“Unspent dollars means reduced sales, and as sales decline, profits drop, layoffs increase, and the total social income decreases, making less money available for consumption. Hoarding induces more hoarding as the economy sinks into a downward spiral.” (Smith, 2009)

What this notion does not take into account is that hoarding is an expression of people’s freedom to achieve personal goals or to deal with economic uncertainties. As George Ford Smith (2009) writes in ‘The Case for Hoarding’, the increased demand for money also makes prices fall. Those who are not hoarding are therefore actually benefitting from the decline in prices.

3) Kaminska’s third critique is that Bitcoin has transferred power from the existing elite to the new 1% of the Bitcoin economy, thereby going against the ‘democratization’ effects of Bitcoins that has been preached by its prononents.
In my view, it is only justified that those who have done the research into Bitcoins and who have taken the high risk to invest in new inventions also have a higher rate of return. Similarly, those who were pioneers by investing in Facebook or Microsoft during their inception period also deserve potentially higher rates of return as these companies were running higher risk of failures. If the first adopters of Bitcoins would not have had the opportunity to make enormous amounts of money, they would not have had investment incentives, it would not have got this successful and this critique of Kaminska would not even have been possible.

4) Kaminska had also argued that the Bitcoin community is extremely absolutist and driven by political ideology which is thrusted on everyone else.
She maintains that when she is paying for coffee she just wants the benefits of a working payment network and smooth transactions, not support for a certain political ideology. The idea that payment systems can be apolitical is an illusion. Governments have always had vested interests in the moneys of its citizens as its existence is entirely dependent on taxation and money creation. Any decision to meddle with the government’s schemes of taxation and manipulation of the money supply is hence always politically charged. It seems to me that she is holding an idealized view of our society if she believes that using USD does not support any political-economic system. Her statement that the Bitcoin community is thrusting their political ideology on everyone else is highly arguable as well. The government is an institution that holds the unjust power to determine which currency can serve as legal tender and which goods – including currencies – can be traded or should be outlawed. Unlike governments, the Bitcoin community does not hold the power to initiate force upon the people. It cannot thrust the adoption of the payment network on all citizens. Indeed, Bitcoin is a free market invention that allows, but not forces, anyone to join the payment network voluntarily.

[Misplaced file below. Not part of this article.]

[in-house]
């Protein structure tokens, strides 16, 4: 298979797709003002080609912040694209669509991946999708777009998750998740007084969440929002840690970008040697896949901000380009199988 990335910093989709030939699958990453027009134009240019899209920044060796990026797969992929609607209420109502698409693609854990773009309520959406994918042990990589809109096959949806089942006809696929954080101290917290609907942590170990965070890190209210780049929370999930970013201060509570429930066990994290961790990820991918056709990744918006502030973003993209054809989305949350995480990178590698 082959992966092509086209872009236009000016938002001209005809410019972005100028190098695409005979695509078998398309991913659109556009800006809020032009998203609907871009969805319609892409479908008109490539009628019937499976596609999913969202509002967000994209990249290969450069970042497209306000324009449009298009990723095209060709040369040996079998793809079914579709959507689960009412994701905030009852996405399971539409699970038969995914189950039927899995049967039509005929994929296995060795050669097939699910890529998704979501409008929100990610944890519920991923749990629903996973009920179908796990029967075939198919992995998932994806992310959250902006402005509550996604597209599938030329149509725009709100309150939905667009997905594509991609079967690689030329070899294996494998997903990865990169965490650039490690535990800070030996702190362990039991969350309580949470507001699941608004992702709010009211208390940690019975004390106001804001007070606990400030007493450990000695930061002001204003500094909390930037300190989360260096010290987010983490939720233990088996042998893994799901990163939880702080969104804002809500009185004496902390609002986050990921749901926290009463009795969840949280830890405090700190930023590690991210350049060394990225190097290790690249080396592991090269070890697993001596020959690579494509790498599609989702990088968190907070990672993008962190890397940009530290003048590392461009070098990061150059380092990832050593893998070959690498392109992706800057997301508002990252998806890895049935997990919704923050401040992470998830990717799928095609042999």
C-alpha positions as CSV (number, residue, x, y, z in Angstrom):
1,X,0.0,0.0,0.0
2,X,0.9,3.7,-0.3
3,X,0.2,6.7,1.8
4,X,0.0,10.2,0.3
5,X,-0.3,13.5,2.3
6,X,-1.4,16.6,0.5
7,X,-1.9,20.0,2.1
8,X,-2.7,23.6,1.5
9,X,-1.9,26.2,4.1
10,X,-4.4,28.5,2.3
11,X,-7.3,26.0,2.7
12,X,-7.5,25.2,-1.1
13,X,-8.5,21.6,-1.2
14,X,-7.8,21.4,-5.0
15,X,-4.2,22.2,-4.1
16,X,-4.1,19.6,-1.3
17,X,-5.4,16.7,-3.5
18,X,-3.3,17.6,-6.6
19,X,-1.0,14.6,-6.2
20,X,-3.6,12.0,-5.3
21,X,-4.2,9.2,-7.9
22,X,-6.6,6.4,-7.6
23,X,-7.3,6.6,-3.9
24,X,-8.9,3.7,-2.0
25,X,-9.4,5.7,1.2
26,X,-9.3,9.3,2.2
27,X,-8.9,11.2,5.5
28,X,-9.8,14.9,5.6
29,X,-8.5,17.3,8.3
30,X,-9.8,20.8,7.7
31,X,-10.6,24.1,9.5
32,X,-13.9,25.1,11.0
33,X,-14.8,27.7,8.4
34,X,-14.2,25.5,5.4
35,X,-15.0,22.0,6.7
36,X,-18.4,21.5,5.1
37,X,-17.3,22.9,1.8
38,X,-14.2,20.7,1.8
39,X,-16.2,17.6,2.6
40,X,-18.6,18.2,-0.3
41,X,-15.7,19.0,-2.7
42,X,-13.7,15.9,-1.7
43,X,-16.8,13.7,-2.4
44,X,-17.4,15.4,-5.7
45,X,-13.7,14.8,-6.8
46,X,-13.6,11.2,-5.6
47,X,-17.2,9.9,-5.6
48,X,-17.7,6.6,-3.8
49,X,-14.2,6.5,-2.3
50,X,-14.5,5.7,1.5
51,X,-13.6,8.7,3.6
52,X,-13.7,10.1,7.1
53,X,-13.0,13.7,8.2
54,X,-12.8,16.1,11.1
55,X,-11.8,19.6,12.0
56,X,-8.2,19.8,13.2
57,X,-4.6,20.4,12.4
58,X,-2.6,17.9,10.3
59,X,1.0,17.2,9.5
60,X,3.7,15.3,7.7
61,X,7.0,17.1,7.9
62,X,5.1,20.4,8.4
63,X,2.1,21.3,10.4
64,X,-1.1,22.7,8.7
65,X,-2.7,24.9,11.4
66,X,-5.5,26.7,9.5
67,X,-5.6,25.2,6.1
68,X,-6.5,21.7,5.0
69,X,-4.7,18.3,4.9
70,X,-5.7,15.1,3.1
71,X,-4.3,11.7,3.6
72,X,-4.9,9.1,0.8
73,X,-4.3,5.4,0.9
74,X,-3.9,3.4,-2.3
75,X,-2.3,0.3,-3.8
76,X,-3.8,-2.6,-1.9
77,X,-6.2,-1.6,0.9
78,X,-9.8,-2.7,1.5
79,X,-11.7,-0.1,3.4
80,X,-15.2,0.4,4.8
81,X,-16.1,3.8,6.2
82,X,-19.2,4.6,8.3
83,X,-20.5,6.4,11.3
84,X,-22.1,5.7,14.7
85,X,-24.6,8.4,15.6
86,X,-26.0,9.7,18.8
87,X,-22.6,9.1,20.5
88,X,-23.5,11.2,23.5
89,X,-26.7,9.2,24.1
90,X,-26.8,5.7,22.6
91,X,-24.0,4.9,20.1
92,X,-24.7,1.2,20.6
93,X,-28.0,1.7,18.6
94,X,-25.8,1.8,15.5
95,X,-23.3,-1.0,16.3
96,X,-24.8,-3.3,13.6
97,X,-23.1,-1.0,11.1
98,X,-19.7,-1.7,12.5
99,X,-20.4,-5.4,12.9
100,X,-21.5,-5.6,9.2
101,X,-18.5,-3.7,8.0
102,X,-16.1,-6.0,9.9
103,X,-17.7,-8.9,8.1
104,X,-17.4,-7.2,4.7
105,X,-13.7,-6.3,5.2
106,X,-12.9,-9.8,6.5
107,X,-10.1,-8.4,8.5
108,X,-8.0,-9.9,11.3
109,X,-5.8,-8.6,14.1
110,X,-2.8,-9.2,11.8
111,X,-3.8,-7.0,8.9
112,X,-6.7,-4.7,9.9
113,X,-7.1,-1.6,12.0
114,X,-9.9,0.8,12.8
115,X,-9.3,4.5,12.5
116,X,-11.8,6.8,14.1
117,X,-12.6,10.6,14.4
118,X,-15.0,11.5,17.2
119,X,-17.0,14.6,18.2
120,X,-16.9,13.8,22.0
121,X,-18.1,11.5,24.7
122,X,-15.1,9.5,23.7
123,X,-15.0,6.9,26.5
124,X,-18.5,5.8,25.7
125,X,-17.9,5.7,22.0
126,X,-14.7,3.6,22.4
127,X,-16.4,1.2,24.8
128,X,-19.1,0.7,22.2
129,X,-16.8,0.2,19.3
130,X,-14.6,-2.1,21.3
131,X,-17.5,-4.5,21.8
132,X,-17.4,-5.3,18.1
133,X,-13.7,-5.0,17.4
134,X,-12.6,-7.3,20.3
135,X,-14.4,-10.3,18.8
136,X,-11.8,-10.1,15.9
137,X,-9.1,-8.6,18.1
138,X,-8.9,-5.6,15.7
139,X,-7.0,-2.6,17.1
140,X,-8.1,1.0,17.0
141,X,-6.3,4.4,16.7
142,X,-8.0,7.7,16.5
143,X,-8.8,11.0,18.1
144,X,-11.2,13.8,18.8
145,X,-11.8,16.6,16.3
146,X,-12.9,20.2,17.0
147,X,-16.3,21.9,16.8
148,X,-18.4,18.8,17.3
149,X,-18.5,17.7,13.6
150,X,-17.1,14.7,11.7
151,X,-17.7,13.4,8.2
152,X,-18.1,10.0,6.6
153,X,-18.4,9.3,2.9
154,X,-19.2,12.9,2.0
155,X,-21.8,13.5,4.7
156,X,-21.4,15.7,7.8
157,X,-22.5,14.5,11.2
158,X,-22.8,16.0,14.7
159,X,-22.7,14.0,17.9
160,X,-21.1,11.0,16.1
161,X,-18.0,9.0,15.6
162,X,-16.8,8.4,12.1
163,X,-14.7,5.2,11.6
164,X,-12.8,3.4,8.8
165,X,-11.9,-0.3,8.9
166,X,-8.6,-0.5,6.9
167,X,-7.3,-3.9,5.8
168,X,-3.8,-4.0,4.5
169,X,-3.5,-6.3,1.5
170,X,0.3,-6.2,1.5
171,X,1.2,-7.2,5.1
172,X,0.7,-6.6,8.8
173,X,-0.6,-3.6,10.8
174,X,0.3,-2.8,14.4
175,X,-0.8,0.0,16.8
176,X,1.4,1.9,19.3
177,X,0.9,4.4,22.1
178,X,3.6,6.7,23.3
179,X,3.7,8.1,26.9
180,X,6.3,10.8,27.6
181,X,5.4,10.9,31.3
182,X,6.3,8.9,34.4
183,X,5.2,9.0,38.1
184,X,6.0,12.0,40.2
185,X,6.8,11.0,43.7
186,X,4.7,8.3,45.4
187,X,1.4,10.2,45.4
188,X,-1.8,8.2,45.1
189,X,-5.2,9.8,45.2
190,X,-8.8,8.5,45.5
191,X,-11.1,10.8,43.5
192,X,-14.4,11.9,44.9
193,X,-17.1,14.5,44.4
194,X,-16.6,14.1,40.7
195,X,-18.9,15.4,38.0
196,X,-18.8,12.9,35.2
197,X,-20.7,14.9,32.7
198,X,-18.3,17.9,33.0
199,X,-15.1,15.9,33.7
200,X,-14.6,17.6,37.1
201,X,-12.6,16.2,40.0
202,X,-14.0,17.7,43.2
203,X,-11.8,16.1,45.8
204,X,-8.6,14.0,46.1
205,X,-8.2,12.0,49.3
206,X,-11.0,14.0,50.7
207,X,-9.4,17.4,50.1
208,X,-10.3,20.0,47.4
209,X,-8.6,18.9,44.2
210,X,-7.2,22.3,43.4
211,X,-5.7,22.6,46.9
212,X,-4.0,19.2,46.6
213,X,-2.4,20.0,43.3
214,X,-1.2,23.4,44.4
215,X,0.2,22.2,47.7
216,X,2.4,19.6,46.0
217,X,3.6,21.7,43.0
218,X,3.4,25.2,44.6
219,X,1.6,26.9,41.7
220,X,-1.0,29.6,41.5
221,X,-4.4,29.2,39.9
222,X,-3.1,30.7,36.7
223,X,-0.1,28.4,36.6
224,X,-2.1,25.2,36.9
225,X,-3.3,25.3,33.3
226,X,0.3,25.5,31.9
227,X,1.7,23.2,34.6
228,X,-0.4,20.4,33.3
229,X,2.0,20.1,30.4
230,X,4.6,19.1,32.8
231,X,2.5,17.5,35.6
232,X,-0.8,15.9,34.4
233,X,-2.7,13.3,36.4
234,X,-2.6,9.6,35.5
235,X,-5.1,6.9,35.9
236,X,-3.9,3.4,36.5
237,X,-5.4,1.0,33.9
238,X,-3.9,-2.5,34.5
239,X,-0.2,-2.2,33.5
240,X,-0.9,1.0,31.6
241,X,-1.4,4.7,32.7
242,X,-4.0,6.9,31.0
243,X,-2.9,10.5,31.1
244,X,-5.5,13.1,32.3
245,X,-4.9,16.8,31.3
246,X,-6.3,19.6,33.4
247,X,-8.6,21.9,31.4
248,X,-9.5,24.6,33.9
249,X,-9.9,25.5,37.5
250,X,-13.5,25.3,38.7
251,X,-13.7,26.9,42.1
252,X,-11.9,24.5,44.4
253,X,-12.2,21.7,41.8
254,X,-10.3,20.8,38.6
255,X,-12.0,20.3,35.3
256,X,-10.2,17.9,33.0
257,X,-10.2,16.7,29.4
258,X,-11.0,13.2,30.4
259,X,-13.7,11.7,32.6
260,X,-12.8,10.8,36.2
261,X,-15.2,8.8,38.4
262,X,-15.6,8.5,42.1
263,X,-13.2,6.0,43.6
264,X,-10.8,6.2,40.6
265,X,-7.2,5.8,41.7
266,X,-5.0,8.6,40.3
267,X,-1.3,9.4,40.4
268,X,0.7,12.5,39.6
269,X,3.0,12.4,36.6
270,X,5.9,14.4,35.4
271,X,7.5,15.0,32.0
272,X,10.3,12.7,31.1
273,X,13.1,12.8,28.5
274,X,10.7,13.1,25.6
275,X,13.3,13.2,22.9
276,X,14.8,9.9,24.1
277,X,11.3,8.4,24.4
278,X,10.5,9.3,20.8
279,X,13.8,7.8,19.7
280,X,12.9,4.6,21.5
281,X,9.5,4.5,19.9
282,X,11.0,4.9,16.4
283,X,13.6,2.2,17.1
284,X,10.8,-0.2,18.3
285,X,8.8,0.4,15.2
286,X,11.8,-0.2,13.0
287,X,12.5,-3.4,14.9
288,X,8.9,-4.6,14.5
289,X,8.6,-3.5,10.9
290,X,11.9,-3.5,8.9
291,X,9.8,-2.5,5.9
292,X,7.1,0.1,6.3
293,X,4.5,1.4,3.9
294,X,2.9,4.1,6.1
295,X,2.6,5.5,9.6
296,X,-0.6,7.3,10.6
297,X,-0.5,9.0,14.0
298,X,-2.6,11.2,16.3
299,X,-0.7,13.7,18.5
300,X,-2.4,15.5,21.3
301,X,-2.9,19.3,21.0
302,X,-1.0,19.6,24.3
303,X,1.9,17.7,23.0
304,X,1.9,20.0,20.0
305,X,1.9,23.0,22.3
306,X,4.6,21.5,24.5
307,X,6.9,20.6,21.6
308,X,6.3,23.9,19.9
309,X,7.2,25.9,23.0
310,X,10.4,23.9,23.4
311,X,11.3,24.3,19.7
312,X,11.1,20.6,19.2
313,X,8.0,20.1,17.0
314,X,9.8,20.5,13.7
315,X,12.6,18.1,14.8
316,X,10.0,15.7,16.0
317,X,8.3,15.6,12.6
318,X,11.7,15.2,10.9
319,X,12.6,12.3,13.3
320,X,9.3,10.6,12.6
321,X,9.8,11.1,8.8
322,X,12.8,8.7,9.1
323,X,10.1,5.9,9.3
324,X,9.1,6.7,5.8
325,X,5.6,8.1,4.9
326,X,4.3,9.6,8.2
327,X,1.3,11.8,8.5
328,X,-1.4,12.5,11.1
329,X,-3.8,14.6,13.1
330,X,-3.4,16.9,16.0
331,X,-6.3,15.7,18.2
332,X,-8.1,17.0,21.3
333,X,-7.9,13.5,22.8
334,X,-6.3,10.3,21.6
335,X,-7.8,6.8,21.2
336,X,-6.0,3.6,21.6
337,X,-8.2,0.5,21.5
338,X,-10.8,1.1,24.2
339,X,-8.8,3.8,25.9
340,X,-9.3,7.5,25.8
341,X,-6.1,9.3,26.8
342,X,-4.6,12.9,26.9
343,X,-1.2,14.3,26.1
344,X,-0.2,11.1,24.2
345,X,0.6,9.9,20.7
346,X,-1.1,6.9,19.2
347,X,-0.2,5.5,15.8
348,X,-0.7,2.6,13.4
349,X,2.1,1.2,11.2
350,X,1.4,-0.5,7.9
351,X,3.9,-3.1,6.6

Kaminska is right, when one uses Bitcoins one is supporting the libertarian political ideology. If one pays with Bitcoins, one is supporting a decentralized payment network through which transaction costs have virtually fallen to zero and through which it is much more difficult for governments and banks to track one’s financial transactions. The really relevant question however is not whether you are supporting a political ideology. The question that should be asked is: should we prefer to give our governments, and central banks the power to manipulate the value of our currency or should we prefer the separation of state and money?

Coindesk, (2015). State Of Bitcoin. Retrieved from http://www.coindesk.com/research/state-of-bitcoin-q3-2015/
Smith, G.F., (2009). The Case For Hoarding. The Free Market. Retrieved from https://mises.org/library/case-hoarding